Feeds

CSIRO, Macquarie University, on helium-saving crusade

Voice-altering fun soon to be available with recycled gas

Intelligent flash storage arrays

Rather than sending out dire warnings about the dangers of party balloons wasting helium, it's probably better to stem the losses from the world's largest users. That's the approach being taken by the CSIRO and Sydney's Macquarie University.

Cryogenics, as The Register noted here, is a big consumer of helium. In 2005, the US government estimated that application to represent more than 3,800 metric tonnes annually, worldwide.

That kind of consumption, combined with a similar amount getting run through rocket motors (to purge the super-cold systems), puts the demonised party balloon quite in the shade, so it makes sense for helium to be recovered from systems wherever possible.

In a pilot project for helium recovery, CSIRO and the ARC Centre of Excellence in Cognition and its Disorders – CCD for short – are going to work together to develop an onsite helium recovery and reliquefication system.

CSIRO Chief of Materials Science and Engineering Dr Cathy Foley told The Register America's sell-off of its helium reserve, under a plan designed to eliminate the reserve's operating deficit, has kept helium prices artificially low in recent years.

While that's been good for medical and other research, it's also encouraged bad practice of letting the helium used (for example) in an MRI machine to “boil off into space” (literally, since as a lighter-than-air gas, it escapes the atmosphere with ease). Those bad practises, she said, will run into a crunch as prices normalise.

Dr Foley said it's feasible that prices could rise tenfold – putting a premium on recovery and re-use of the gas.

While capture of helium at the source (that is, where it's being used) isn't too difficult, she said, the process of reliquefication has until recently demanded large and very expensive refrigeration facilities, with highly specialised operators, making release cheaper than recycling.

The more recent development of electric coolers suitable for onsite recovery marks an important development in the recycling of medical helium. At Macquarie, the “boiloff” from magnetoencephalography (MEG) is captured in pipes and taken to the onsite recycling facility. There, it's compressed, purified, and reliquefied for storage – and since it's designed to be a leak-proof system, the MEG's 200 litre weekly consumption of the $30/litre liquid could be cut to near zero.

The facility will also serve as something of a pilot for other high-consumption activities. ®

Providing a secure and efficient Helpdesk

More from The Register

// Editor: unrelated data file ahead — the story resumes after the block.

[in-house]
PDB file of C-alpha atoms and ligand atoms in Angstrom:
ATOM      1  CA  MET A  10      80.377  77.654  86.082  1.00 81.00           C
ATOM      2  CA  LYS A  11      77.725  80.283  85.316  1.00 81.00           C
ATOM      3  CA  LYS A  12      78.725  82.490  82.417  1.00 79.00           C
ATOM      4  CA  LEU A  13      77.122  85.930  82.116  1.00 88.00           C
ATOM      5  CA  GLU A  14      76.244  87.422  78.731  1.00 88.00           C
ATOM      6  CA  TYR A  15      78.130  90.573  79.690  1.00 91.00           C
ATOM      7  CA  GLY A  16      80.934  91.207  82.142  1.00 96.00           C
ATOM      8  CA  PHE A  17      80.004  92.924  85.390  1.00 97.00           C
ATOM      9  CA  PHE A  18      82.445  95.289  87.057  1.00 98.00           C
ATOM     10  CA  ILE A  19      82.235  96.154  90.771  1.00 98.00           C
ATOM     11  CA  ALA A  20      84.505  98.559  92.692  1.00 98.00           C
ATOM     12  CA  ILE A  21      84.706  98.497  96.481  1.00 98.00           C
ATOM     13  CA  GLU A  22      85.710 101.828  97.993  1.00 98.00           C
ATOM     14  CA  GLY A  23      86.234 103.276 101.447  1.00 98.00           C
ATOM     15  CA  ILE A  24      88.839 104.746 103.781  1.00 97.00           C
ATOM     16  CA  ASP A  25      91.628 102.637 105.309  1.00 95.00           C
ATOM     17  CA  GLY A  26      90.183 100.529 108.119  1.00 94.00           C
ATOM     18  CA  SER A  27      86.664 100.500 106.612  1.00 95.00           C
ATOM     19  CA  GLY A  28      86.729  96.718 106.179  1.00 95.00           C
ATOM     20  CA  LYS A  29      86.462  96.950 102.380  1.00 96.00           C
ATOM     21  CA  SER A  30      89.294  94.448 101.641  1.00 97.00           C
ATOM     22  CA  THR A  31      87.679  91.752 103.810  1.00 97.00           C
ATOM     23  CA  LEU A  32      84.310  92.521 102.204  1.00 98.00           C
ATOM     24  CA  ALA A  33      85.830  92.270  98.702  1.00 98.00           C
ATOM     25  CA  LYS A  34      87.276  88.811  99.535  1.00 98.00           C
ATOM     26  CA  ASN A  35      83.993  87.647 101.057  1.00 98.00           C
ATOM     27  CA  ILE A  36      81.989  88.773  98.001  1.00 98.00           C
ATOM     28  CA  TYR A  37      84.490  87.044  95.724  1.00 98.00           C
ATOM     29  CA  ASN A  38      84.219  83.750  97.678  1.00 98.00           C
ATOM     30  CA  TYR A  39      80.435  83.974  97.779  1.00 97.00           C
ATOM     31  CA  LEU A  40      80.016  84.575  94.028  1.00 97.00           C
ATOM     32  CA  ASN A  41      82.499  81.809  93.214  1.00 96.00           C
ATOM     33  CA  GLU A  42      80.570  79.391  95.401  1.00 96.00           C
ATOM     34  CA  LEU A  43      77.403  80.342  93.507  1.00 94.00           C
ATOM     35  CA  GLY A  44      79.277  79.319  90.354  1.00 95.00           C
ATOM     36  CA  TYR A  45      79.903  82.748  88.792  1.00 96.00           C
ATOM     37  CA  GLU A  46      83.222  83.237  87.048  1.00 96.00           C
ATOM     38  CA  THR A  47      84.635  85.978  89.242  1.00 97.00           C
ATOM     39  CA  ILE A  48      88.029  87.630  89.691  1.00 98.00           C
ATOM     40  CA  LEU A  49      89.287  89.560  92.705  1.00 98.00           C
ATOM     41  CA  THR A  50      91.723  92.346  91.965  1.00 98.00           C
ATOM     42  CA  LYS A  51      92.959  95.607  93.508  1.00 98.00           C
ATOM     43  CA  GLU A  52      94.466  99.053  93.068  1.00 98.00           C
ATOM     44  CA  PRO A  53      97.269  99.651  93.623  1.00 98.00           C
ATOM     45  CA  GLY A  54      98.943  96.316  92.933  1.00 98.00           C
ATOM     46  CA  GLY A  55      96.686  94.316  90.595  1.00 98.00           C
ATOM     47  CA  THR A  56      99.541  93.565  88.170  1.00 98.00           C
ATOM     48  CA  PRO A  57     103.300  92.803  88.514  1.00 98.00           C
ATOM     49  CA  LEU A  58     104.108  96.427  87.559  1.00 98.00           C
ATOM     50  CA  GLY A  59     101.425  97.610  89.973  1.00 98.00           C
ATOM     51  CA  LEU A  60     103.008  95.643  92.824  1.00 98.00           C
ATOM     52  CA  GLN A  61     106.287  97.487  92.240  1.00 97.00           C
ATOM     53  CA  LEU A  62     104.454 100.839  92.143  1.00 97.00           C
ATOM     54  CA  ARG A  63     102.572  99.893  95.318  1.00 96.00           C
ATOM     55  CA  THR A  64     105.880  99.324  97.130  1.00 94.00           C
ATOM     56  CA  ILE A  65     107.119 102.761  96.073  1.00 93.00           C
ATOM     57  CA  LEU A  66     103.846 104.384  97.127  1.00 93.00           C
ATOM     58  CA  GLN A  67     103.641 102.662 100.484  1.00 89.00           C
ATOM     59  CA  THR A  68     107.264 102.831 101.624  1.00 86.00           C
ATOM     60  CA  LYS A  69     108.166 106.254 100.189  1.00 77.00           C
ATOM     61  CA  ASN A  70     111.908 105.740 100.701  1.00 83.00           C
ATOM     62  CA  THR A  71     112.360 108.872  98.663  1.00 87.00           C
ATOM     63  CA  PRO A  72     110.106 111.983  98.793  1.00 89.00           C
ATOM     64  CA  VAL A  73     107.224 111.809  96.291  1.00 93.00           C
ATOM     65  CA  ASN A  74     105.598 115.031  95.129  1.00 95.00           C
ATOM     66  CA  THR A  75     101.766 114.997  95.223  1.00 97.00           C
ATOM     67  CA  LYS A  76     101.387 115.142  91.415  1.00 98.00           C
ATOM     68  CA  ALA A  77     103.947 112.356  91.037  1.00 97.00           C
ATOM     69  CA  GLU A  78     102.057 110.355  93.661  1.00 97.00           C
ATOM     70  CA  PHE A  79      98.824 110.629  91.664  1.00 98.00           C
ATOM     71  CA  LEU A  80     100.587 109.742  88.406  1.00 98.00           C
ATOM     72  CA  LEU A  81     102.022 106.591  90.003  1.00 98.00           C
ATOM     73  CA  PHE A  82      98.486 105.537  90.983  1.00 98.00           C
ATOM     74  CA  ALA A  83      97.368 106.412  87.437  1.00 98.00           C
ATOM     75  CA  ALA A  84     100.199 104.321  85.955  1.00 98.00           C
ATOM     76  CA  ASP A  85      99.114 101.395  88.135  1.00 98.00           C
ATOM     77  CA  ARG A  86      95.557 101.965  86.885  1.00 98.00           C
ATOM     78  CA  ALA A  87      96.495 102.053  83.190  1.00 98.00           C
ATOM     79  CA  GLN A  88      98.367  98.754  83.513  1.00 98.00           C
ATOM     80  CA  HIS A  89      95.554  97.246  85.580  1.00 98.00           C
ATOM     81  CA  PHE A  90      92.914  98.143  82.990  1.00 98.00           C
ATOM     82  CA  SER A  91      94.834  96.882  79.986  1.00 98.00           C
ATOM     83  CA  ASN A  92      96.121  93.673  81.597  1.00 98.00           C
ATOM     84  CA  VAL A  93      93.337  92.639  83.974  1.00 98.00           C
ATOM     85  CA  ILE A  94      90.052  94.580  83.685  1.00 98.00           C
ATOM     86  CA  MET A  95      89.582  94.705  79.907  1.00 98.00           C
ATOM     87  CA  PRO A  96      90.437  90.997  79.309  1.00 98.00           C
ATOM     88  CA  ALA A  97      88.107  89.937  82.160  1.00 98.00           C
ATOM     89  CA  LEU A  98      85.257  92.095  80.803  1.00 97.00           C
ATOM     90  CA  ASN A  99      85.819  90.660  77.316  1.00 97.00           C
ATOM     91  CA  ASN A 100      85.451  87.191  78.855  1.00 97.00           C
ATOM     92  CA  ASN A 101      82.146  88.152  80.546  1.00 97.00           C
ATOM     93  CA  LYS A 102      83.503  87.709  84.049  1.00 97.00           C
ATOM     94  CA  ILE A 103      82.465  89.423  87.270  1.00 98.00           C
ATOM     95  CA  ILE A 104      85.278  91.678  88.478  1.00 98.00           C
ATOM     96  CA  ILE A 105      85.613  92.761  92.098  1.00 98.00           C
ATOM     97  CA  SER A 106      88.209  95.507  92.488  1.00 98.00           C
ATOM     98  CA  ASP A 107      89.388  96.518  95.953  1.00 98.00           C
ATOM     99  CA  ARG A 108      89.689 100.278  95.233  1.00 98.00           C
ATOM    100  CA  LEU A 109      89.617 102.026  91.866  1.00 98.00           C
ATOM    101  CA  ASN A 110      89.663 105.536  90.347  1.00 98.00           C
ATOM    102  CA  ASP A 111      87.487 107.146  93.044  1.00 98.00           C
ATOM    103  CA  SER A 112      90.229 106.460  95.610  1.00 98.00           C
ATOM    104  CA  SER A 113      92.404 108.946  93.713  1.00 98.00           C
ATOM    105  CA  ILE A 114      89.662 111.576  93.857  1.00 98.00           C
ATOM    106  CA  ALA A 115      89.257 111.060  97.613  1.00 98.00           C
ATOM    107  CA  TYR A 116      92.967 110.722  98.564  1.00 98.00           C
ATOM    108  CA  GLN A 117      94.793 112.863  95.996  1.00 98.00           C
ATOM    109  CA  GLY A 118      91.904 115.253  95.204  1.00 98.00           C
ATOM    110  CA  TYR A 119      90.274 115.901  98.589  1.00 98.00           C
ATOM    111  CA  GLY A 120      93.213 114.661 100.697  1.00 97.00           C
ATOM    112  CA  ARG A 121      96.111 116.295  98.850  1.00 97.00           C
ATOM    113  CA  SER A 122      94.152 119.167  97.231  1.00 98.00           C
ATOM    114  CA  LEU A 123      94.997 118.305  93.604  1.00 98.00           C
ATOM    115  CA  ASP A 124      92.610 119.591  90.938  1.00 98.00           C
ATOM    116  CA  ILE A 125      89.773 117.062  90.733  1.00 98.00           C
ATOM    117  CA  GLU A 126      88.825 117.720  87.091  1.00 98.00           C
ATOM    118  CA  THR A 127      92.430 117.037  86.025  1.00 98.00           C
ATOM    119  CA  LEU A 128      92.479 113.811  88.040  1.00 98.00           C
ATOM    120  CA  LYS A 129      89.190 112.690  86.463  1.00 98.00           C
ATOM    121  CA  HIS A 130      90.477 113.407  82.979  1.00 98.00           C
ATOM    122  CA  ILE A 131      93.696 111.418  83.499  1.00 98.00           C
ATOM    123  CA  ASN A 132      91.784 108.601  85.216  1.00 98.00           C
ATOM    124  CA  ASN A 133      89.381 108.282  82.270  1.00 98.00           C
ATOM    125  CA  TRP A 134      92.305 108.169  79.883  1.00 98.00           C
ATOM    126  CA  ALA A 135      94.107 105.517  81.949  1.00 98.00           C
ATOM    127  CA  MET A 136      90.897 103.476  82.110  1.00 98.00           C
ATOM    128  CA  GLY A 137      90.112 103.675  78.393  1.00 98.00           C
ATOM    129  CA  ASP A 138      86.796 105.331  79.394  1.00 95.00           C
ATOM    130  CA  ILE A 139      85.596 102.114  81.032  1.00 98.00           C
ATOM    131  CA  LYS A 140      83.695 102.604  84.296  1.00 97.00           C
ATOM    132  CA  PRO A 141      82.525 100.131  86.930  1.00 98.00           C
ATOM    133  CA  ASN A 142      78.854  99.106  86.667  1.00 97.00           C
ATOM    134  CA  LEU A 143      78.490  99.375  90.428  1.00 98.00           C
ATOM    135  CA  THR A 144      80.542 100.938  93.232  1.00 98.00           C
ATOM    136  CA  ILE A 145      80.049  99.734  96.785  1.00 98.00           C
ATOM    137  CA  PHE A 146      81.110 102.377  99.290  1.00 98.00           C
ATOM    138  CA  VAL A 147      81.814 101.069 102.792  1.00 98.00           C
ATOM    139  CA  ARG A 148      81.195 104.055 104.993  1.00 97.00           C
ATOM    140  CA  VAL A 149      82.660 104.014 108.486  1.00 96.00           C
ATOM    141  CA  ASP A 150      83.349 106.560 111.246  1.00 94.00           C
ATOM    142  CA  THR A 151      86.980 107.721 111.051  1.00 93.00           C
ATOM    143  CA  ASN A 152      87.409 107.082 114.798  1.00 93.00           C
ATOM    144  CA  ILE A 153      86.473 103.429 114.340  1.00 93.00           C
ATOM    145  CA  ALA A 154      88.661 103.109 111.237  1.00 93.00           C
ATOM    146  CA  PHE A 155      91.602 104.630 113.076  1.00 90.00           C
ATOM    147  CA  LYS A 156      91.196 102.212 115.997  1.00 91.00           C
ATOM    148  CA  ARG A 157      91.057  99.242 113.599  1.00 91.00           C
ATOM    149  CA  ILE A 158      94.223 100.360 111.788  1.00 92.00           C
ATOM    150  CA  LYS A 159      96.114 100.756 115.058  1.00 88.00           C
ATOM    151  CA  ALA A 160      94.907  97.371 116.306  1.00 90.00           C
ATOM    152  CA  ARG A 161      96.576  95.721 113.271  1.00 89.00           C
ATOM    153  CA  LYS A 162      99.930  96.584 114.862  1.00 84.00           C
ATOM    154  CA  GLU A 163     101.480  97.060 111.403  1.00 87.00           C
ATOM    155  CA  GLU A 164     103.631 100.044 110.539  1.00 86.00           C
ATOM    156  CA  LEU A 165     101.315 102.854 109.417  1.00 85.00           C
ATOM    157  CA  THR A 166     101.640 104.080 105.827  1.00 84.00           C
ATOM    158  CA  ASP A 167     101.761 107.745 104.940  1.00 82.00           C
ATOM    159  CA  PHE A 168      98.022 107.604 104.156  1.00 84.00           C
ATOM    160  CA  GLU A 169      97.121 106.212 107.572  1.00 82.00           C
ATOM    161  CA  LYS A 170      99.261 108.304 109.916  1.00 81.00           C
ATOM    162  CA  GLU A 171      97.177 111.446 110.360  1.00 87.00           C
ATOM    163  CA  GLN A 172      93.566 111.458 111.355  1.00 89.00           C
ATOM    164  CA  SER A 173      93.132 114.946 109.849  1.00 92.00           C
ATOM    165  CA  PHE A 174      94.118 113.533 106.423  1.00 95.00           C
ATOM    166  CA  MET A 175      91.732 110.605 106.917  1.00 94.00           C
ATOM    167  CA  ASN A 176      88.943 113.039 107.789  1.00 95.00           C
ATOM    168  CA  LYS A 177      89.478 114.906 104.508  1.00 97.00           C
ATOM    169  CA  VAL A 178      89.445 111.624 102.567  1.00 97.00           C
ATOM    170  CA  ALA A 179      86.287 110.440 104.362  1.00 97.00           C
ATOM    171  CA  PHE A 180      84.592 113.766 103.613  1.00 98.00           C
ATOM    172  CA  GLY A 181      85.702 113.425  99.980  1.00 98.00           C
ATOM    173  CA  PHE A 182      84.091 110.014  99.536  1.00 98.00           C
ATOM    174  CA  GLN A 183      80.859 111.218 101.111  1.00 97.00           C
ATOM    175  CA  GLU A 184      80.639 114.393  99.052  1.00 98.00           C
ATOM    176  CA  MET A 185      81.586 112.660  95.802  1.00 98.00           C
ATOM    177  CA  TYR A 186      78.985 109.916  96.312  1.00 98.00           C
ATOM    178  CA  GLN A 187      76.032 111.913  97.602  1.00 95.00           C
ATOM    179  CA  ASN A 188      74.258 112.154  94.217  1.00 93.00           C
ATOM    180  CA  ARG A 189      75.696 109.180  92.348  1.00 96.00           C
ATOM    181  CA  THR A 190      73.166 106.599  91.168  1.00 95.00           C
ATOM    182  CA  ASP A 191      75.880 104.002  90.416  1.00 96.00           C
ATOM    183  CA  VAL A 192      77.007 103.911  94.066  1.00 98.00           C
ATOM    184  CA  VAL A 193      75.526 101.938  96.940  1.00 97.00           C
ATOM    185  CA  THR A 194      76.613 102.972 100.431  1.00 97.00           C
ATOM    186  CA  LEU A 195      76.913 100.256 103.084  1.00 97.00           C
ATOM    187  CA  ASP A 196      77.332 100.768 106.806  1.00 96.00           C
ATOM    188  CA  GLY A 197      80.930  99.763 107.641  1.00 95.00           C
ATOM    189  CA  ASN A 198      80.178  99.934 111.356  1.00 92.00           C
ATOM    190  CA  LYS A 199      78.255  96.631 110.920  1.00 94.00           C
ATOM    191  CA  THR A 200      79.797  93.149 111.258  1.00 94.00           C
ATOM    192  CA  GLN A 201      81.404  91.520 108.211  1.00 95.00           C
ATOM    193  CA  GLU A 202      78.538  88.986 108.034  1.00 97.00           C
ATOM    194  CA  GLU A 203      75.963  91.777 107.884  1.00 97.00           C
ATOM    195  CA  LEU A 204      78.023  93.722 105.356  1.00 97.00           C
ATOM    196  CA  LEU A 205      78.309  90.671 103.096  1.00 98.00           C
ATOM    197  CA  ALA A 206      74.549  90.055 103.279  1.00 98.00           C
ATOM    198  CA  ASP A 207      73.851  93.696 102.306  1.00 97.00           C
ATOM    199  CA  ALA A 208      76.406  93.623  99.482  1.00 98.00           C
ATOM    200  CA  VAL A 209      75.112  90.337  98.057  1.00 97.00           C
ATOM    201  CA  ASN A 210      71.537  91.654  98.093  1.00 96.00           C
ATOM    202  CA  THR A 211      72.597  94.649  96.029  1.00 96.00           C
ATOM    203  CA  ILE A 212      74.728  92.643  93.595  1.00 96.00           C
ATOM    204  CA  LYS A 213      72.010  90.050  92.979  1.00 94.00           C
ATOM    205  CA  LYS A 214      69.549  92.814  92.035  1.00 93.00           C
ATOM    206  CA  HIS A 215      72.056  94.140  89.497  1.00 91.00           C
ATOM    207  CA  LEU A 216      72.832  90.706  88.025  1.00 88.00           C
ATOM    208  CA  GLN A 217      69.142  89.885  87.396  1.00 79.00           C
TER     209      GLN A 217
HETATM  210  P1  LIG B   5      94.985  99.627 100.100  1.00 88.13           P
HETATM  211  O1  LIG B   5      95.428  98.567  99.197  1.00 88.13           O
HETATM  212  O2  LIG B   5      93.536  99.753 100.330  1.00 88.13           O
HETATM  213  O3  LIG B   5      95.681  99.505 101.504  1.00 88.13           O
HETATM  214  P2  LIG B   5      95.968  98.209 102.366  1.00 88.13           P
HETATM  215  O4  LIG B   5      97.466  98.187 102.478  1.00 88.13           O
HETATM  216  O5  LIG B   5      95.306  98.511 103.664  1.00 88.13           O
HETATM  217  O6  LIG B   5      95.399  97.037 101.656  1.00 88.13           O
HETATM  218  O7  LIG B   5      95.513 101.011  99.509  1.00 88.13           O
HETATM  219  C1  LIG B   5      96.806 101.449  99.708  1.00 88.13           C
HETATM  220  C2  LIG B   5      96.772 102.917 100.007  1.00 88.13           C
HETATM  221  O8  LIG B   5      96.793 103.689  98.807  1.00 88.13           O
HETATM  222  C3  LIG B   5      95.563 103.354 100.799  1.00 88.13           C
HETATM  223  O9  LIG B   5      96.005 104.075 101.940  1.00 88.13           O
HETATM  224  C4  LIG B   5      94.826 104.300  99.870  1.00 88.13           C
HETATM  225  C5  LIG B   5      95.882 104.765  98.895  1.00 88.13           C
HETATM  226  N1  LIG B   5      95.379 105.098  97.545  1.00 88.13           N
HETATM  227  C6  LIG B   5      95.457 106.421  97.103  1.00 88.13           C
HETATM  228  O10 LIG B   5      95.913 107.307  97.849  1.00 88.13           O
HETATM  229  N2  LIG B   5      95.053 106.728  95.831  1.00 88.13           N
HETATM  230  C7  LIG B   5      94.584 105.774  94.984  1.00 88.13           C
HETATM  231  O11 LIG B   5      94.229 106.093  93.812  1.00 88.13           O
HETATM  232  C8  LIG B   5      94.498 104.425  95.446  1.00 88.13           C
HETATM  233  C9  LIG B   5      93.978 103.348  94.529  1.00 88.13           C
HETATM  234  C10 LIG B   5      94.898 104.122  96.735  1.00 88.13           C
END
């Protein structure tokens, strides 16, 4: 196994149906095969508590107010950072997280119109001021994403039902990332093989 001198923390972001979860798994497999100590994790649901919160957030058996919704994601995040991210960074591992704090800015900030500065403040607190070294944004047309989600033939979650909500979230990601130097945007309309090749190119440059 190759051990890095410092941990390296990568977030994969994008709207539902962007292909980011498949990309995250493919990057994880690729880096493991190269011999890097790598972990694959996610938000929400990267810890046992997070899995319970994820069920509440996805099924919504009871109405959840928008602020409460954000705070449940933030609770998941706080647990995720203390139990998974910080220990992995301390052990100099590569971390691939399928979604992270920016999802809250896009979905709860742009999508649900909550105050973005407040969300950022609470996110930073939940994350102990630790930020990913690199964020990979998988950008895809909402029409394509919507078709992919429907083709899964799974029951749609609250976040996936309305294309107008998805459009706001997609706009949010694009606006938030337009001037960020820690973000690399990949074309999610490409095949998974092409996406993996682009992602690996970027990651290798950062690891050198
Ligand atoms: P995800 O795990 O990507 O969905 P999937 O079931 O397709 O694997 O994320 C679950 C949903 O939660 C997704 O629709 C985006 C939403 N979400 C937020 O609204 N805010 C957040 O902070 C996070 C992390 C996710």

next story
SECRET U.S. 'SPACE WARPLANE' set to return from SPY MISSION
Robot minishuttle X-37B returns after almost 2 years in orbit
No sail: NASA spikes Sunjammer
'Solar sail' demonstrator project binned
LOHAN crash lands on CNN
Overflies Die Welt en route to lively US news vid
You can crunch it all you like, but the answer is NOT always in the data
Hear that, 'data journalists'? Our analytics prof holds forth
Experts brand LOHAN's squeaky-clean box
Phytosanitary treatment renders Vulture 2 crate fit for export
Carry On Cosmonaut: Willful Child is a poor taste Star Trek parody
Cringeworthy, crude and crass jokes abound in Steven Erikson’s sci-fi debut
Origins of SEXUAL INTERCOURSE fished out of SCOTTISH LAKE
Fossil find proves it first happened 385 million years ago
America's super-secret X-37B plane returns to Earth after nearly TWO YEARS aloft
674 days in space for US Air Force's mystery orbital vehicle
prev story

Whitepapers

Forging a new future with identity relationship management
Learn about ForgeRock's next generation IRM platform and how it is designed to empower CEOS's and enterprises to engage with consumers.
Cloud and hybrid-cloud data protection for VMware
Learn how quick and easy it is to configure backups and perform restores for VMware environments.
Three 1TB solid state scorchers up for grabs
Big SSDs can be expensive but think big and think free because you could be the lucky winner of one of three 1TB Samsung SSD 840 EVO drives that we’re giving away worth over £300 apiece.
Reg Reader Research: SaaS based Email and Office Productivity Tools
Read this Reg reader report which provides advice and guidance for SMBs towards the use of SaaS based email and Office productivity tools.
Security for virtualized datacentres
Legacy security solutions are inefficient due to the architectural differences between physical and virtual environments.